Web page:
Inside, there were cheers. Outside, there were protests.
Gov. Jay Inslee signed House Bill 1638 into law to applause Friday at Vancouver City Hall, eliminating personal and philosophical exemptions to requirements that children in public and private schools as well as licensed day-care centers receive the measles, mumps and rubella vaccine.
Outside City Hall, protestors carried posters opposing the bill and pleading for choice on vaccinations.
Inslee said the new law was aimed at ending measles outbreaks in Washington and sending a statement in the debate around the necessity of vaccination versus parental control over their children’s medical care.
“We are here to say something very simply,” Inslee said before signing the bill. “In Washington state, we believe in our doctors, we believe in our nurses, we believe in our educators, we believe in science and we love our children. That is why in Washington state, we are against measles.”
The bill sprung from Clark County’s measles outbreak, which began in January, ended in late April and racked up 71 measles cases, while also spreading to King County and Multnomah County, Ore.
HB 1638 has received some push-back in Clark County, where 78 percent of 6- to 18-year-olds have received the recommended two doses of MMR vaccine, according to the most current state data available.
Christie Nadzieja, Bob Runnells and Katie Bauer turned their backs to Inslee while he signed the bill in Vancouver City Hall’s Council Chambers.
Nadzieja, who threw her hood up when she turned her back, said she will continue to fight for parent choice on vaccines. Runnells carried a manila envelope filled with what he said was 5,000 signatures opposed to HB 1638. He said the county’s outbreak “doesn’t justify this overreach into our personal health care choice.”
“I am for freedom of choice in health care,” Runnells said.
Inslee, who is running for the Democratic nomination for the 2020 presidential election, said science and safety for children is more important than personal choice.
“We should be listening to health and science, not social media,” Inslee said. “So that’s why we need a national public health campaign about this issue to make sure people across America get access to real science, based on real data rather than fear. It is science and truth that will keep us healthy rather than fear.”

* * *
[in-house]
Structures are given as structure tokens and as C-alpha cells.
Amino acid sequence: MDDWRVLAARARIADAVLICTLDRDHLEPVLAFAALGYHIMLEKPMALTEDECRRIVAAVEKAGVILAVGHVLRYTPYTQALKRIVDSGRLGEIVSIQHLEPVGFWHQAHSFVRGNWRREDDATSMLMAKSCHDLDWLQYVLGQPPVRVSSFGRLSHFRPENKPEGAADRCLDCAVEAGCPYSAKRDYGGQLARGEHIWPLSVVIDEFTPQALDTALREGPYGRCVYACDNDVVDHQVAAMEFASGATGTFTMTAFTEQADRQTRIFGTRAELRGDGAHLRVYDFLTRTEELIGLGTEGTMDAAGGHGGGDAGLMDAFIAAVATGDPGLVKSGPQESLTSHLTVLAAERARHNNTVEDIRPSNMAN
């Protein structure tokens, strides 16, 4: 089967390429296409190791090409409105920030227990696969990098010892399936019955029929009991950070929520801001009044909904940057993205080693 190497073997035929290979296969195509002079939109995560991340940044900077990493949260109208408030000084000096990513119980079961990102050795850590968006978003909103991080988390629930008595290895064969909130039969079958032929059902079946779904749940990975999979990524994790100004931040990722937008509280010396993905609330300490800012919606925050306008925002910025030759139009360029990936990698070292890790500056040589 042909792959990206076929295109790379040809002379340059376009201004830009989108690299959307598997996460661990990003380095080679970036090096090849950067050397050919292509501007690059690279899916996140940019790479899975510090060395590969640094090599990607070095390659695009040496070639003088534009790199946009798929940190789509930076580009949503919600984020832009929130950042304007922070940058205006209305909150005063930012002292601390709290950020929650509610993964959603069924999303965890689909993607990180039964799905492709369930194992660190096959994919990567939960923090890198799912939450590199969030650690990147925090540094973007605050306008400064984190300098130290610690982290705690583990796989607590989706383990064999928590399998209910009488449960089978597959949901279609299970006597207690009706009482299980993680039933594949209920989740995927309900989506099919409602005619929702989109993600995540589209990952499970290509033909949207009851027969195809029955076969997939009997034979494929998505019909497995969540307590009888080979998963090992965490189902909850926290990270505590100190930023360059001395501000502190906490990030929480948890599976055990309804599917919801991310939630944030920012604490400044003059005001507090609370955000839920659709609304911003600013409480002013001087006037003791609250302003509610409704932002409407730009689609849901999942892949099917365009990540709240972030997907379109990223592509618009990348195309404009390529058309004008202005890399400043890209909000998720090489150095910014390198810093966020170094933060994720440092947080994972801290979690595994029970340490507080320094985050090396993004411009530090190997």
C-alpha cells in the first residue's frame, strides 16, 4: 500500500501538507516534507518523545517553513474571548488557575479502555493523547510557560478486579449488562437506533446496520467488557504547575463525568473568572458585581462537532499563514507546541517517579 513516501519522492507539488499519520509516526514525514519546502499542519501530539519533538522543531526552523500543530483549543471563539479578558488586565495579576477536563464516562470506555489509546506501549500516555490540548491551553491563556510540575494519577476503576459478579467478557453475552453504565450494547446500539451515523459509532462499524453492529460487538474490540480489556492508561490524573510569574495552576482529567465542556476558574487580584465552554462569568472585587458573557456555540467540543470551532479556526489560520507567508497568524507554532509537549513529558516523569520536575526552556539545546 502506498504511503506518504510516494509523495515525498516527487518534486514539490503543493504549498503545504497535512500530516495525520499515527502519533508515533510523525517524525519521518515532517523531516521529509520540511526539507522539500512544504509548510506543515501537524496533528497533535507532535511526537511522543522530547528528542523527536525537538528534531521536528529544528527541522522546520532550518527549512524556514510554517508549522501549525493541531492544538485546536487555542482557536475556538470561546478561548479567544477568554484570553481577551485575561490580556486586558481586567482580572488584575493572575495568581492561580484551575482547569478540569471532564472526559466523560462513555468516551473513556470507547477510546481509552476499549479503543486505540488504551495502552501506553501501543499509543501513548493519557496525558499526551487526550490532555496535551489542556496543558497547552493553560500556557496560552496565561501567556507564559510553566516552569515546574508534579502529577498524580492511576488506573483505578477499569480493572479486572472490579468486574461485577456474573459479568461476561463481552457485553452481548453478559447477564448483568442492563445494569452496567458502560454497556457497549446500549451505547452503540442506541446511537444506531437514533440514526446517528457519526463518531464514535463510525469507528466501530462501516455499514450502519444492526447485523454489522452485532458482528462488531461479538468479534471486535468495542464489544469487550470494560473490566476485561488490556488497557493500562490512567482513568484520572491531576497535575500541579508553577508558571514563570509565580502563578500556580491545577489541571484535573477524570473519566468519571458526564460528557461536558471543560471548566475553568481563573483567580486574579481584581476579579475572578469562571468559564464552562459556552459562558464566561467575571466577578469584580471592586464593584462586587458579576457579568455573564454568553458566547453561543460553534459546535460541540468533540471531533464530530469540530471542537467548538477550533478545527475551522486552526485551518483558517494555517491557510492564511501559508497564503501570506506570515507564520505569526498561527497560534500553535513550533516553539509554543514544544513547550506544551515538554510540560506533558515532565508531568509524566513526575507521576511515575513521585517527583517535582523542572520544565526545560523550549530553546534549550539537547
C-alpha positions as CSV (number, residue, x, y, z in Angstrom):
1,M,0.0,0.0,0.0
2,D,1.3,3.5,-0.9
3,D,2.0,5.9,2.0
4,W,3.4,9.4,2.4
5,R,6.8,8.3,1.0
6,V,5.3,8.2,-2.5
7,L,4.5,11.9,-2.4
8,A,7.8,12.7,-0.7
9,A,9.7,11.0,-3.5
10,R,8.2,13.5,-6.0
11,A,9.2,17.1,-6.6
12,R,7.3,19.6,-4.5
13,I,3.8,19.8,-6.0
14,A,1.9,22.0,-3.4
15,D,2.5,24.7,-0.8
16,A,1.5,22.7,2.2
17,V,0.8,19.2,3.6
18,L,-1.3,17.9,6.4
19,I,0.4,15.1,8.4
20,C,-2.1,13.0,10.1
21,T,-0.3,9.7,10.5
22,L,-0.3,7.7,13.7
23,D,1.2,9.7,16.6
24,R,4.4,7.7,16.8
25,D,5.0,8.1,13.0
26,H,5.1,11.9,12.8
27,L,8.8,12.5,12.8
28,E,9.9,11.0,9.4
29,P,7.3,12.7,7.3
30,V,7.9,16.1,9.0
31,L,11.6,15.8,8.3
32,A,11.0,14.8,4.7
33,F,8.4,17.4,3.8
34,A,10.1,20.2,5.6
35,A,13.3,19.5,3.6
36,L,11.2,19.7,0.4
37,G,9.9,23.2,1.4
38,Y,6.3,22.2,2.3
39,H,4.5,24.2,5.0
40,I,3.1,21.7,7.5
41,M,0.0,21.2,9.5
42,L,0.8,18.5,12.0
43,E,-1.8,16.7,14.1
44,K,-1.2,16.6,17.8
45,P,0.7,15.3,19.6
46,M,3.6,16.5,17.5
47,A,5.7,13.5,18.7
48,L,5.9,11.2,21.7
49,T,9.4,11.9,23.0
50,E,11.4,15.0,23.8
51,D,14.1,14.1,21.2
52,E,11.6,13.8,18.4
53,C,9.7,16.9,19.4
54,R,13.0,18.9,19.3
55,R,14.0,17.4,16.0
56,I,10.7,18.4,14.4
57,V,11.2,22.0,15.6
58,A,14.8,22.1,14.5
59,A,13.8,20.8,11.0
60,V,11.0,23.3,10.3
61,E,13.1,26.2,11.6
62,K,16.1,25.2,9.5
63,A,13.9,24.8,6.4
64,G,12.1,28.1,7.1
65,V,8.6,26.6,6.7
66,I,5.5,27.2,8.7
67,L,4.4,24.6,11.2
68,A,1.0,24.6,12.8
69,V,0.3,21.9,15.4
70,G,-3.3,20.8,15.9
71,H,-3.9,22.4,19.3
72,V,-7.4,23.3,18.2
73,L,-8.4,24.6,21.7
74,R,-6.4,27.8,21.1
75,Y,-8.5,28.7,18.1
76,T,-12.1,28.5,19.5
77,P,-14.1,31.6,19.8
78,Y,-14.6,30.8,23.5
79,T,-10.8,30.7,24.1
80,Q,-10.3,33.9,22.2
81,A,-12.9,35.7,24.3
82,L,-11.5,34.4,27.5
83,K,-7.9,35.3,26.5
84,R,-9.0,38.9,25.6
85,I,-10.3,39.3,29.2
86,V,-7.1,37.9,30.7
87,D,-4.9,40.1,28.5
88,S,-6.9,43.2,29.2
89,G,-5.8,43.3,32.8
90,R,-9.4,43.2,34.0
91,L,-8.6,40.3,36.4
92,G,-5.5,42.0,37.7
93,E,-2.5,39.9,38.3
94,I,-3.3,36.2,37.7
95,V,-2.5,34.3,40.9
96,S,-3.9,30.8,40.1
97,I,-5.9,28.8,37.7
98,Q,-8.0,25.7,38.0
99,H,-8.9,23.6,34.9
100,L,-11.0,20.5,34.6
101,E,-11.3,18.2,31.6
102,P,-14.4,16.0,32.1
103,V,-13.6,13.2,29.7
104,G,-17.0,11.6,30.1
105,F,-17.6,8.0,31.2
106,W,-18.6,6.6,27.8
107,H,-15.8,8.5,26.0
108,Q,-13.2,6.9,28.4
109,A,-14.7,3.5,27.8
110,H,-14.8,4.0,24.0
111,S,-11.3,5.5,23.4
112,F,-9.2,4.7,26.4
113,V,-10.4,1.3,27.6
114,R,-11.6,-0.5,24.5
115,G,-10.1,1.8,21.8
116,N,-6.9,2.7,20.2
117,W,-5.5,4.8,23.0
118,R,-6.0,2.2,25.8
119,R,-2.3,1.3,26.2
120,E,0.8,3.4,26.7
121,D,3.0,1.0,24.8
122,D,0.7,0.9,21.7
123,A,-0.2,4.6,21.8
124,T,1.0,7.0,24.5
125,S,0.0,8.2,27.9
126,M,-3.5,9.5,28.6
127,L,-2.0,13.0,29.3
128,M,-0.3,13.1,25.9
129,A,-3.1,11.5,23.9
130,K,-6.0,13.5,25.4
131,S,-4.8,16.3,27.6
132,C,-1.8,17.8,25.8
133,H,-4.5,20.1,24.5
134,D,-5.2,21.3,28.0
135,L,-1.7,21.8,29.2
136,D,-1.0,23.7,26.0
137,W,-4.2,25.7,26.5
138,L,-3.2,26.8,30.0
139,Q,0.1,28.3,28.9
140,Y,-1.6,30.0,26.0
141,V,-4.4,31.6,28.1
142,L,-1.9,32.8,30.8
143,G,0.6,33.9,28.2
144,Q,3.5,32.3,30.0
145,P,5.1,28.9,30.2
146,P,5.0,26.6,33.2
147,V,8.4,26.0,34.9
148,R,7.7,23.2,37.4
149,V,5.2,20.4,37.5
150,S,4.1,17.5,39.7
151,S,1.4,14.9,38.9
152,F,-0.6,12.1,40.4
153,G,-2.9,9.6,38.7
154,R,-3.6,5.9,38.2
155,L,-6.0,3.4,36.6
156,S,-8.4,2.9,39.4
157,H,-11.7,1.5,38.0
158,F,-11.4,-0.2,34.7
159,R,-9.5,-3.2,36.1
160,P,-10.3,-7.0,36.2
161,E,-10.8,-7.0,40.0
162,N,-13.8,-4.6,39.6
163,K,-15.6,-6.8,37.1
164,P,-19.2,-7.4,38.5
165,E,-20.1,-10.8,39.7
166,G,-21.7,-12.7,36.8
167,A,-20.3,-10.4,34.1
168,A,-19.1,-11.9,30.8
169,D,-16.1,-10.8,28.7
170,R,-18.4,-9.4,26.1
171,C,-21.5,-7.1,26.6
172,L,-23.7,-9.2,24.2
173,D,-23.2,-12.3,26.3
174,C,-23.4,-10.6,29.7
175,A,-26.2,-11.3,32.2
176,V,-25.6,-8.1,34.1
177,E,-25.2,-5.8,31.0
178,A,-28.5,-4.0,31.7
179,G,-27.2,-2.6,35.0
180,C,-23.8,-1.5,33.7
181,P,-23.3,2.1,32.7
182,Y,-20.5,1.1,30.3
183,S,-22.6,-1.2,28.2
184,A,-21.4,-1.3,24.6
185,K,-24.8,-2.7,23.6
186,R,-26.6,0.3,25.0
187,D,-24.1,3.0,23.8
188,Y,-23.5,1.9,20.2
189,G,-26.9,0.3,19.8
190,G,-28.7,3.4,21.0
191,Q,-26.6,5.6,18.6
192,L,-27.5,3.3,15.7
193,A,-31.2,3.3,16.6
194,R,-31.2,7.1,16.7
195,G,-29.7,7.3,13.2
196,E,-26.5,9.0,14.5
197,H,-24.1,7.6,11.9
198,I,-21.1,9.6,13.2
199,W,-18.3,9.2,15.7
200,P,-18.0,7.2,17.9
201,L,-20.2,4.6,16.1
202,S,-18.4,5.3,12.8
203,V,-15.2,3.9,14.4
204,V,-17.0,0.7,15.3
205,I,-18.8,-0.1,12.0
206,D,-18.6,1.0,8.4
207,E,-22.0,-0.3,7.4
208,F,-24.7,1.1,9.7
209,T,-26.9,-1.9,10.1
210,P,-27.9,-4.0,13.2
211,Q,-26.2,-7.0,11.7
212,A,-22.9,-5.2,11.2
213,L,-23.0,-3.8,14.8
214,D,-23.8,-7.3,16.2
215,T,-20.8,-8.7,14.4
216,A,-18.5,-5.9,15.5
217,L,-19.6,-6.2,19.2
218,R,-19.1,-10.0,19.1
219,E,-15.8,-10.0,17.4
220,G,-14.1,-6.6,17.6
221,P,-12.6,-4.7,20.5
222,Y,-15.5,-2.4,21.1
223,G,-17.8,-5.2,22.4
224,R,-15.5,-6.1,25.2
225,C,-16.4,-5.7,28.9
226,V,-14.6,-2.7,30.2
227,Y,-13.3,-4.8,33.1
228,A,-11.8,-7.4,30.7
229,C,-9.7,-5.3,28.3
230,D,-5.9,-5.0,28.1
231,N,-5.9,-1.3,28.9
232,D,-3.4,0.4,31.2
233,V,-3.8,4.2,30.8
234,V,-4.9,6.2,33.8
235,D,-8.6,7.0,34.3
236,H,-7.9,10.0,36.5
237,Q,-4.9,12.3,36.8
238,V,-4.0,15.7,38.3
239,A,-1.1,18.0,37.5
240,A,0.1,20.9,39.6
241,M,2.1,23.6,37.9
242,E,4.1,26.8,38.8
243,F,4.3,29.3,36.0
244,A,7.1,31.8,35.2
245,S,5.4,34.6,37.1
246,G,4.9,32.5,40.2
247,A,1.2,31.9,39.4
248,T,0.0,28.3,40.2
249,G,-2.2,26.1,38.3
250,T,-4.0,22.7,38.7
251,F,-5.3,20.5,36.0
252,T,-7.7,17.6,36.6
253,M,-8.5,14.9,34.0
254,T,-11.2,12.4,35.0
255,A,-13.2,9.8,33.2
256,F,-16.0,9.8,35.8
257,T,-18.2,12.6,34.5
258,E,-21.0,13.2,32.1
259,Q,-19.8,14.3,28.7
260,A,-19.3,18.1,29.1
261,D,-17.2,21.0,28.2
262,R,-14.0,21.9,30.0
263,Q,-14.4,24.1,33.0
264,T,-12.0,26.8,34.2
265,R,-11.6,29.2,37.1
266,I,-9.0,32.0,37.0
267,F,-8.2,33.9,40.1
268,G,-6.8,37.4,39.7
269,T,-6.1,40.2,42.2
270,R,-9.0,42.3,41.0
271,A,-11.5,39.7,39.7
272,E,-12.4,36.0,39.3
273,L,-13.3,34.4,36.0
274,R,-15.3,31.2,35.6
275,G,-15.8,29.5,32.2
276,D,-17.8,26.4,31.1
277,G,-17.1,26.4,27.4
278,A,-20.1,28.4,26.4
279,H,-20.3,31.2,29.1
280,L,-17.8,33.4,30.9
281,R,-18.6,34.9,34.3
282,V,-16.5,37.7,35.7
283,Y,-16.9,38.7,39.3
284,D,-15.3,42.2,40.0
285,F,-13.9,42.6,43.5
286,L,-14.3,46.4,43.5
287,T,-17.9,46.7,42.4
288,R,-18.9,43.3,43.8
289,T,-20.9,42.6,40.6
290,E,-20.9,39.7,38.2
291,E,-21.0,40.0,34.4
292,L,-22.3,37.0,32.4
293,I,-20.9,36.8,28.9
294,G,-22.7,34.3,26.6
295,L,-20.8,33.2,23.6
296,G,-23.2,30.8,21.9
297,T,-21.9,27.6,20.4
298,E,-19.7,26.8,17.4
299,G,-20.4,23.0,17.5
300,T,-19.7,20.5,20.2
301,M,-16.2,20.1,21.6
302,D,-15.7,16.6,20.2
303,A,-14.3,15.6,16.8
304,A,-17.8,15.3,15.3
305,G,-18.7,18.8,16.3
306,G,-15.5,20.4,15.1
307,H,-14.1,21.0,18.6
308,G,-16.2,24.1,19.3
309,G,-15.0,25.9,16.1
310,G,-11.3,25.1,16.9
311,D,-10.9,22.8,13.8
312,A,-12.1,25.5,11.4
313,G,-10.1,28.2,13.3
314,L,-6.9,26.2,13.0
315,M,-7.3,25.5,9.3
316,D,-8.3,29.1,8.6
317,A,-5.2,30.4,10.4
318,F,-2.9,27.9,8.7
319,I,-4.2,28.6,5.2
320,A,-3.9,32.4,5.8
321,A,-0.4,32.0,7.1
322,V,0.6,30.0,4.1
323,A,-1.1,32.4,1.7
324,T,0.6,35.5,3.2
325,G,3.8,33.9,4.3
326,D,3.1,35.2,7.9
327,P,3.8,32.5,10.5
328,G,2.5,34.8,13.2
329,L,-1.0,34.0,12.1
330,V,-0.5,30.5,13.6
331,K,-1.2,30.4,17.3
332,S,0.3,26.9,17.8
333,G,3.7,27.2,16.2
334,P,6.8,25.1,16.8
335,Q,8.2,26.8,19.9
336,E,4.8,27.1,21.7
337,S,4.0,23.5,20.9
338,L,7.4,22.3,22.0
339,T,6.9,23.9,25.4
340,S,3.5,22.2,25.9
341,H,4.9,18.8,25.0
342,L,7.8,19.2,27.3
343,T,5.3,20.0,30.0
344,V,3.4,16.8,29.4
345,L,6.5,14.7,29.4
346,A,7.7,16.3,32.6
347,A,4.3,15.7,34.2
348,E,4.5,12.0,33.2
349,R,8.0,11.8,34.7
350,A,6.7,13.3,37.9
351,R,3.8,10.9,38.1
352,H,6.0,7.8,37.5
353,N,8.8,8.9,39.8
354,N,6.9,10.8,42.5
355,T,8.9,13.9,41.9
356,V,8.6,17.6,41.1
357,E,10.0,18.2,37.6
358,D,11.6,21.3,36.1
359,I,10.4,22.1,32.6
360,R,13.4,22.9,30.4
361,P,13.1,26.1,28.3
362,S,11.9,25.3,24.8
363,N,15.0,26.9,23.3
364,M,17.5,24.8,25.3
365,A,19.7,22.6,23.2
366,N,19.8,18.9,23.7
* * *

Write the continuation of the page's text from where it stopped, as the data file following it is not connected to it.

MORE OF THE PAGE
Clark County’s outbreak is one of the biggest in the U.S. this year, which has seen more than 760 cases, the greatest number since measles was declared eliminated from the country in 2000.
The outbreak cost Clark County nearly $870,000 to fight, excluded almost 850 students from school and sparked the creation of the bill, which was sponsored by Rep. Paul Harris, a Vancouver Republican, and Rep. Monica Stonier, a Vancouver Democrat.
“Bills like this don’t become a law by accident. If you see how Olympia works, this was not an accident, nor should it be an accident,” Harris said at the signing.
Sen. Annette Cleveland, a Vancouver Democrat, provided a huge boost in pushing HB 1638 through the Senate, where the bill was met with more resistance than in the House.
“In our society, we treasure our individual freedom and personal choice, as we should,” Cleveland said. “But we also must, as a society, draw a line when those personal freedoms really jeopardize the safety of others. Contagious disease shouldn’t really be a topic for debate. It’s a threat to public health. When it comes to public safety, I feel that our decisions as public officials should be guided by fact and by science; because, frankly, we have to remember that opinion isn’t a substitute for expertise, passion is no substitute for knowledge and fear is no substitute for truth.”
Harris called HB 1638 “the first bite of the apple.” He wants to see what the bill does to change vaccination rates statewide before exploring any similar legislation for other school-required vaccines. He thinks the bill could change behaviors and cultural norms.
Clark County Public Health Officer Dr. Alan Melnick said he’s for expanding the scope of eliminating personal exemptions to other vaccines, and Cleveland introduced a bill during the recently ended legislative session that would have done that for all school-required vaccines.
“At the end of the day, we passed the bill that addresses the outbreak that was before us in Clark County, and I’m very pleased about that,” Cleveland said. “In terms of the future, I’m not sure yet. We know vaccines prevent disease, and so it may be an issue we need to continue to come back to next legislative session.”